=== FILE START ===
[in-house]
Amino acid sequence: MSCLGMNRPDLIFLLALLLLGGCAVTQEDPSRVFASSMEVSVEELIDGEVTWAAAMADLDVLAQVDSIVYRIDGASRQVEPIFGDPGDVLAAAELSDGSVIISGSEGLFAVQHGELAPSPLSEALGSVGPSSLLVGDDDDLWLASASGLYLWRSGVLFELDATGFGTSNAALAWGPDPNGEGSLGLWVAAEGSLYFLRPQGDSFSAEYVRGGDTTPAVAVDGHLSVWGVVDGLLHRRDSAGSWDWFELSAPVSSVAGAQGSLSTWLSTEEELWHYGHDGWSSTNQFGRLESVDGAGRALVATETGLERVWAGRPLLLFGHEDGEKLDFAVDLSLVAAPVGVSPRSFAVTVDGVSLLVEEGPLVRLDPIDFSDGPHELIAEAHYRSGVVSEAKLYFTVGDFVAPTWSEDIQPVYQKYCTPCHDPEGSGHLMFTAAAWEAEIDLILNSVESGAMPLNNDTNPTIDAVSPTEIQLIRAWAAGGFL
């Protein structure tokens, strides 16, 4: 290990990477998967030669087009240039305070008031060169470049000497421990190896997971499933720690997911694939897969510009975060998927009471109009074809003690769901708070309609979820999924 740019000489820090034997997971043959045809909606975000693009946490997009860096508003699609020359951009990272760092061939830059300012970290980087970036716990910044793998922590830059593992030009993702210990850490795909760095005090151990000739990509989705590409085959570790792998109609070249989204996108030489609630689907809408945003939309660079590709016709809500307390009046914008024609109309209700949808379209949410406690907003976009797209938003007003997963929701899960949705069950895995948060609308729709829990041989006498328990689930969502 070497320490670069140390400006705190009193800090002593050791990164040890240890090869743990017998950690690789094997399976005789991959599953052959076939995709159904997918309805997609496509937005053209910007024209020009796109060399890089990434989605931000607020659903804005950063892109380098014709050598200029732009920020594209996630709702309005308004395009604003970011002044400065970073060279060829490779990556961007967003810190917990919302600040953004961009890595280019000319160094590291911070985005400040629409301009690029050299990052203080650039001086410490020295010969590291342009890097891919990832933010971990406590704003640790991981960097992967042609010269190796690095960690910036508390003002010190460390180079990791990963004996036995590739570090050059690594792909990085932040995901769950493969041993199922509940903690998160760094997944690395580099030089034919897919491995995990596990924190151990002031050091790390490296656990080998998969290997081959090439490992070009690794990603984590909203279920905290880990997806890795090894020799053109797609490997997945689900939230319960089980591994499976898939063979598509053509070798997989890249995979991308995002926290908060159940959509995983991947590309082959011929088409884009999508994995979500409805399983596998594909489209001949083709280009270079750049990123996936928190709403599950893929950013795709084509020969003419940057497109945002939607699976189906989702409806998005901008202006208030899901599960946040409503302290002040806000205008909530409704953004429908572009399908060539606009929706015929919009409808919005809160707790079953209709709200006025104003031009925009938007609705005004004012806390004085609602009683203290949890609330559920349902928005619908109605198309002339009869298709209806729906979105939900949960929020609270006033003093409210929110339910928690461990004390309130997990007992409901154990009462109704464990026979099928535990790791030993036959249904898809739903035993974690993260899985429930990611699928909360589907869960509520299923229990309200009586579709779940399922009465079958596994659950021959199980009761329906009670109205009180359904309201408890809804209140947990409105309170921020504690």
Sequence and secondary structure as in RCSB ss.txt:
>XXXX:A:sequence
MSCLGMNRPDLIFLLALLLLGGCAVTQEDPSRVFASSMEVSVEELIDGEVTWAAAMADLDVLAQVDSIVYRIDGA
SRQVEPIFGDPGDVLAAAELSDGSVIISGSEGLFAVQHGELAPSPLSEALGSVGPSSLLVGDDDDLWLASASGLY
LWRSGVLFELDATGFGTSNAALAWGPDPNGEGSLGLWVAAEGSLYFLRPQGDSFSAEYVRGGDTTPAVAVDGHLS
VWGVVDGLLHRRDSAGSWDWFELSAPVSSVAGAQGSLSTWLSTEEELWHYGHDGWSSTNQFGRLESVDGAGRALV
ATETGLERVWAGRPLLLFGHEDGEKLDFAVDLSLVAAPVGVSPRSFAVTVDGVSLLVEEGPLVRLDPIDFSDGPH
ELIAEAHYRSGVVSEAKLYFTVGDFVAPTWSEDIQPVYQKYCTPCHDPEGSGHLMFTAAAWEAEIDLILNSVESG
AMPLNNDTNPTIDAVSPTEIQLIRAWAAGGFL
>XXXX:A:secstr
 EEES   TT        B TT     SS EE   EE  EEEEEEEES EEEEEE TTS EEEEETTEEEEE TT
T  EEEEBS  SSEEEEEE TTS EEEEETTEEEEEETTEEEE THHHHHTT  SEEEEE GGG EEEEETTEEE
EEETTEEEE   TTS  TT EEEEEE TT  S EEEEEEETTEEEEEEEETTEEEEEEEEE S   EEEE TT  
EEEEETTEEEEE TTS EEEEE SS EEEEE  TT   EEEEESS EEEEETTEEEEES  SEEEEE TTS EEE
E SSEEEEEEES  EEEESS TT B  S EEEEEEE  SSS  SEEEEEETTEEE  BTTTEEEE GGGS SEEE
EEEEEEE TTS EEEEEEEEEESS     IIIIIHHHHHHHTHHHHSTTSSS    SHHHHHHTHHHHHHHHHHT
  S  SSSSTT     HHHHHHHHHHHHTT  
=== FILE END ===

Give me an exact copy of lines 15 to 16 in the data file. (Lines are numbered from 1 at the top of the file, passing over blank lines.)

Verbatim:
T  EEEEBS  SSEEEEEE TTS EEEEETTEEEEEETTEEEE THHHHHTT  SEEEEE GGG EEEEETTEEE
EEETTEEEE   TTS  TT EEEEEE TT  S EEEEEEETTEEEEEEEETTEEEEEEEEE S   EEEE TT  